Step 3: Learn the Author’s Qualifications and Viewpoint. Find out the author’s academic background. Is he a journalist, a professor, a professional writer? Has he written other books on related topics? Consult the electronic card catalog and/or the Directory of American Scholars. This information also may be available via an internet search or through an on-line database to which your institution may subscribe. Viewpoint, however, is generally more important than credentials, since an author must be judged mainly by the quality of the particular work you are examining. A Pulitzer Prize-winner may later write an undistinguished book. But many first books, often derived from the author’s doctoral dissertation, are outstanding. Knowing an author’s point of view, however, may put a reader on guard for certain biases. A Marxist historian will often write from a particular perspective, as would someone on the extreme right. For example, after the death of Charles de Gaulle, many of his intimates, most notably Jacques Soustelle, wrote biographical works. A reviewer could not adequately analyze Jacques Soustelle’s biography of de Gaulle without knowing something about the author’s close relationship with the general-president. Look for information on point of view in prefatory materials, in the body of the book, and in reference works with entries about the author.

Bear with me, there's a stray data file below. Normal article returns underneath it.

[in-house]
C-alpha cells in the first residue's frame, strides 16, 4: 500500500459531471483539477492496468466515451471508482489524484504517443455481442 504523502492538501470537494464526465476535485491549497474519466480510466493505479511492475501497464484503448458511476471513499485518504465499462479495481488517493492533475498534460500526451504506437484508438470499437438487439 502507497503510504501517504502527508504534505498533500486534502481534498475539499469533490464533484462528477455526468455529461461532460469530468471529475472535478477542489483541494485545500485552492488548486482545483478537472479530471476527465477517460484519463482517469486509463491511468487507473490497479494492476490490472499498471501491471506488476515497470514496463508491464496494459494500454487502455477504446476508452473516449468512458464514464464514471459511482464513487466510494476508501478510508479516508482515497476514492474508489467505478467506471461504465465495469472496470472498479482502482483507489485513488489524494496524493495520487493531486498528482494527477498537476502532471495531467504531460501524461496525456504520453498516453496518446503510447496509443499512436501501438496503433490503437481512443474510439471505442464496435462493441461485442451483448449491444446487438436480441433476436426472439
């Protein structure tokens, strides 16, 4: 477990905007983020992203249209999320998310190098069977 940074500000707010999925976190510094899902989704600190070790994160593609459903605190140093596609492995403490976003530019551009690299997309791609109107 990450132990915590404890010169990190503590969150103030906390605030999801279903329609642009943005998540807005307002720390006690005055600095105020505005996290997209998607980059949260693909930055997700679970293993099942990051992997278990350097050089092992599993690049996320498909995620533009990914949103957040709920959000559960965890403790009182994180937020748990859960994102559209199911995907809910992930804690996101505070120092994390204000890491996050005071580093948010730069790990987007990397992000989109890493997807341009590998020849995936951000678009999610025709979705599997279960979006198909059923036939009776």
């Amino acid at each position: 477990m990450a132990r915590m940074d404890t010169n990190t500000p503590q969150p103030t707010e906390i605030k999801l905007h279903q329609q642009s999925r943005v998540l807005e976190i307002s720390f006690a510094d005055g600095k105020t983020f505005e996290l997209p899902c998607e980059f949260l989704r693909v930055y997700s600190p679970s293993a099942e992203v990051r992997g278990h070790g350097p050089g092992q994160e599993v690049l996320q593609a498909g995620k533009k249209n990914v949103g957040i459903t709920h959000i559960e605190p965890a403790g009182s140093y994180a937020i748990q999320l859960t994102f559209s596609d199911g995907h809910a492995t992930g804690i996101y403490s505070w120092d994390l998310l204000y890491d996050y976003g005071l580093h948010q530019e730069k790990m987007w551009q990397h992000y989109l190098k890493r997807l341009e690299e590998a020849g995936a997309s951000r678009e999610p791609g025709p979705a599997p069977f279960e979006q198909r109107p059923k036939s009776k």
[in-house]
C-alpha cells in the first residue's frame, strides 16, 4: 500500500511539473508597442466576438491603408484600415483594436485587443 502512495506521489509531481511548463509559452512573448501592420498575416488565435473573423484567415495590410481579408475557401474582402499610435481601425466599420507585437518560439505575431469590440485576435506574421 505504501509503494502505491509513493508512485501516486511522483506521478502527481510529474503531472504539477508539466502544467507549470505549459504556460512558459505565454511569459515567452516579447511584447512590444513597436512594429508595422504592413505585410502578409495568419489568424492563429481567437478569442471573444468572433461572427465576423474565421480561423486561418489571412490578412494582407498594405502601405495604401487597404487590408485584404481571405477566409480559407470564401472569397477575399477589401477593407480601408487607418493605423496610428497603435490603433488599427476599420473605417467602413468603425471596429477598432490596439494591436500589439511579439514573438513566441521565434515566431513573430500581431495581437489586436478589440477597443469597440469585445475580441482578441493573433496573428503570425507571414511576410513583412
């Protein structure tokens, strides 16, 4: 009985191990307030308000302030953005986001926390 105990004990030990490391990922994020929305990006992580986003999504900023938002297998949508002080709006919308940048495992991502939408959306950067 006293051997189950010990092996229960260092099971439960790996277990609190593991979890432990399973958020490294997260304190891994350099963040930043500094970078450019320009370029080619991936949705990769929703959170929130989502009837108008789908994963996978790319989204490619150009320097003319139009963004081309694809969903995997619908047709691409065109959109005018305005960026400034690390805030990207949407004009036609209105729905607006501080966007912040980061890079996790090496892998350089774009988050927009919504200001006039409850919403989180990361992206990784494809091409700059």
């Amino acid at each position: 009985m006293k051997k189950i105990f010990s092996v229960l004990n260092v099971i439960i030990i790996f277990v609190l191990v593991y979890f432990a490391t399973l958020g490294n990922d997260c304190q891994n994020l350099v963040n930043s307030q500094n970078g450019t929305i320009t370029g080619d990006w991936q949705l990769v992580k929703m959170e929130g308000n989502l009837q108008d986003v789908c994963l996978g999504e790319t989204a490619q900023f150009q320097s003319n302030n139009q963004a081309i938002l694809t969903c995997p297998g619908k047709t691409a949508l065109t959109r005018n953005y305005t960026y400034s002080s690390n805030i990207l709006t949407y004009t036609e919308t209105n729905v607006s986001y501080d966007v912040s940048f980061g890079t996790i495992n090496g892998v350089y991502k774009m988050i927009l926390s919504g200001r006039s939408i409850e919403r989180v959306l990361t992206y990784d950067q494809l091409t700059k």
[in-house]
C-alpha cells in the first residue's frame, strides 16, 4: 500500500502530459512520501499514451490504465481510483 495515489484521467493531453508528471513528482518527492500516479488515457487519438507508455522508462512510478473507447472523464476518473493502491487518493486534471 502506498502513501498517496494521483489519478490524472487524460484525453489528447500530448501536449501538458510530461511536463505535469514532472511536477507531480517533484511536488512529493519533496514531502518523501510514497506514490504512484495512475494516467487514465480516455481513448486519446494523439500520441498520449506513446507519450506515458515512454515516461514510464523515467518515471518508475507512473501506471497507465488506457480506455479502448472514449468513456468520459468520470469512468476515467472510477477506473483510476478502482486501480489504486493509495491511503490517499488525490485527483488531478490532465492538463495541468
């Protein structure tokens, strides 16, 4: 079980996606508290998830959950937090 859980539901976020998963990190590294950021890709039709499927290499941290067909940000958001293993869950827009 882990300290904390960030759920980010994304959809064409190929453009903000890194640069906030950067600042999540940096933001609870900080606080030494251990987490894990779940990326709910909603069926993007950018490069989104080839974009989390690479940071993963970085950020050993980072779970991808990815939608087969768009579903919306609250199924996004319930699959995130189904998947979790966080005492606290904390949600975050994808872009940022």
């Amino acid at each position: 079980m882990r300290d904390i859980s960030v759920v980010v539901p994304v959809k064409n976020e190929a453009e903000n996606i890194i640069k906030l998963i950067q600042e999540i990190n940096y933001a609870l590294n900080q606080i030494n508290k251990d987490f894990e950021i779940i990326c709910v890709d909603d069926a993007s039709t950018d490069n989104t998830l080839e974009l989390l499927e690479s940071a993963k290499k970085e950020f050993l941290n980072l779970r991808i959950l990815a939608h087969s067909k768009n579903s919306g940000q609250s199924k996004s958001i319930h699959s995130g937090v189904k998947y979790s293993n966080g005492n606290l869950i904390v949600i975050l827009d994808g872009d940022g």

Step 4: Read the Book. Read critically and analytically. Be sure to identify the author’s thesis––the main argument of the book. As you read the book, keep the author’s thesis at the forefront of your thoughts. Look for secondary theses and other important points. See how the author uses evidence and examples to support the arguments. Are the sources adequate and convincing? Does the author rely mainly on primary (firsthand, documentary sources) or secondary sources? Consider the author’s style and presentation. Is the book well organized? Is the prose lively, direct, engaging and clear? Take notes as you read so that you can return to particularly important passages or especially revealing quotations. Remember that being critical means rational and thoughtful, not necessarily negative.

Step 5: Outline the Review The following outline is only a suggestion; it is not a model that you should necessarily follow for all reviews. You may find it appropriate to add, combine, eliminate, or rearrange some points. The developed outline will then serve as the basis for your formal written book review.

I. Introduction

a. Purpose of the book

b. Author’s qualifications and viewpoint. Use another source other than the book you’re reviewing to